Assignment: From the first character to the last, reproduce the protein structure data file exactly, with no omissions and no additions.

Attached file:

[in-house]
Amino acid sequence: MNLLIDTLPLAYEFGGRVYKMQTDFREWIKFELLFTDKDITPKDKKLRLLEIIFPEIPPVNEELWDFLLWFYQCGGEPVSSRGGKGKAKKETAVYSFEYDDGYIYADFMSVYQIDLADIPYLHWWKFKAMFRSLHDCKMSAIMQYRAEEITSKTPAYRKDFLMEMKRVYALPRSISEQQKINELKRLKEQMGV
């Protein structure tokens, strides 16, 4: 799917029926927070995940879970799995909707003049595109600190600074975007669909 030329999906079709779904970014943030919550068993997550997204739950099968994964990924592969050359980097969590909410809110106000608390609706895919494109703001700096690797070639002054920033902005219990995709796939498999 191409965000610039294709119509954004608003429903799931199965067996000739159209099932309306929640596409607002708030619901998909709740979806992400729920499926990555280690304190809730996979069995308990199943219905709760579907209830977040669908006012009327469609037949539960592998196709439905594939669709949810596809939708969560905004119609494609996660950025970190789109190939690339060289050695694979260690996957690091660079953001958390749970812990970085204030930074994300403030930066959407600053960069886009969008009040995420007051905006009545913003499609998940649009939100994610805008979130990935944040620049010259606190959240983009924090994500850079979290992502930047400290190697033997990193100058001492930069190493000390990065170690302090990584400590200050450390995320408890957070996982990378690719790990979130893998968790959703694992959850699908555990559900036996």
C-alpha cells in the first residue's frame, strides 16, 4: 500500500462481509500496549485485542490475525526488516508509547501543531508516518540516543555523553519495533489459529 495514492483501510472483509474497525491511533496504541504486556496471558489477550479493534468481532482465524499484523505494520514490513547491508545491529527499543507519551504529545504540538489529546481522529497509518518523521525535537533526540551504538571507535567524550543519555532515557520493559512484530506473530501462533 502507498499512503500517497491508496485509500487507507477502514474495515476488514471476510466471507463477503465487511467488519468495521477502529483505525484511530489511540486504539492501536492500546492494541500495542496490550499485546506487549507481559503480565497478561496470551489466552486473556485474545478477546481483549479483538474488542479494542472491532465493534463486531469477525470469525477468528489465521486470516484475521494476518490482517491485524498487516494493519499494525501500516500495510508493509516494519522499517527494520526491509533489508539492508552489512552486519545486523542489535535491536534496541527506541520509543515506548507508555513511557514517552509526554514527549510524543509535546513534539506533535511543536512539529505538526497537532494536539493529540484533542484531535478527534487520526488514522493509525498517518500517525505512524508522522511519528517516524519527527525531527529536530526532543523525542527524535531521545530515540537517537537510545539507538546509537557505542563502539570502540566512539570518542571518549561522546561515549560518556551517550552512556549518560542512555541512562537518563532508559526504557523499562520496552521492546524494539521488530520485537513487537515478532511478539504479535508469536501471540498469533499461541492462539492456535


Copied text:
[in-house]
Amino acid sequence: MNLLIDTLPLAYEFGGRVYKMQTDFREWIKFELLFTDKDITPKDKKLRLLEIIFPEIPPVNEELWDFLLWFYQCGGEPVSSRGGKGKAKKETAVYSFEYDDGYIYADFMSVYQIDLADIPYLHWWKFKAMFRSLHDCKMSAIMQYRAEEITSKTPAYRKDFLMEMKRVYALPRSISEQQKINELKRLKEQMGV
């Protein structure tokens, strides 16, 4: 799917029926927070995940879970799995909707003049595109600190600074975007669909 030329999906079709779904970014943030919550068993997550997204739950099968994964990924592969050359980097969590909410809110106000608390609706895919494109703001700096690797070639002054920033902005219990995709796939498999 191409965000610039294709119509954004608003429903799931199965067996000739159209099932309306929640596409607002708030619901998909709740979806992400729920499926990555280690304190809730996979069995308990199943219905709760579907209830977040669908006012009327469609037949539960592998196709439905594939669709949810596809939708969560905004119609494609996660950025970190789109190939690339060289050695694979260690996957690091660079953001958390749970812990970085204030930074994300403030930066959407600053960069886009969008009040995420007051905006009545913003499609998940649009939100994610805008979130990935944040620049010259606190959240983009924090994500850079979290992502930047400290190697033997990193100058001492930069190493000390990065170690302090990584400590200050450390995320408890957070996982990378690719790990979130893998968790959703694992959850699908555990559900036996």
C-alpha cells in the first residue's frame, strides 16, 4: 500500500462481509500496549485485542490475525526488516508509547501543531508516518540516543555523553519495533489459529 495514492483501510472483509474497525491511533496504541504486556496471558489477550479493534468481532482465524499484523505494520514490513547491508545491529527499543507519551504529545504540538489529546481522529497509518518523521525535537533526540551504538571507535567524550543519555532515557520493559512484530506473530501462533 502507498499512503500517497491508496485509500487507507477502514474495515476488514471476510466471507463477503465487511467488519468495521477502529483505525484511530489511540486504539492501536492500546492494541500495542496490550499485546506487549507481559503480565497478561496470551489466552486473556485474545478477546481483549479483538474488542479494542472491532465493534463486531469477525470469525477468528489465521486470516484475521494476518490482517491485524498487516494493519499494525501500516500495510508493509516494519522499517527494520526491509533489508539492508552489512552486519545486523542489535535491536534496541527506541520509543515506548507508555513511557514517552509526554514527549510524543509535546513534539506533535511543536512539529505538526497537532494536539493529540484533542484531535478527534487520526488514522493509525498517518500517525505512524508522522511519528517516524519527527525531527529536530526532543523525542527524535531521545530515540537517537537510545539507538546509537557505542563502539570502540566512539570518542571518549561522546561515549560518556551517550552512556549518560542512555541512562537518563532508559526504557523499562520496552521492546524494539521488530520485537513487537515478532511478539504479535508469536501471540498469533499461541492462539492456535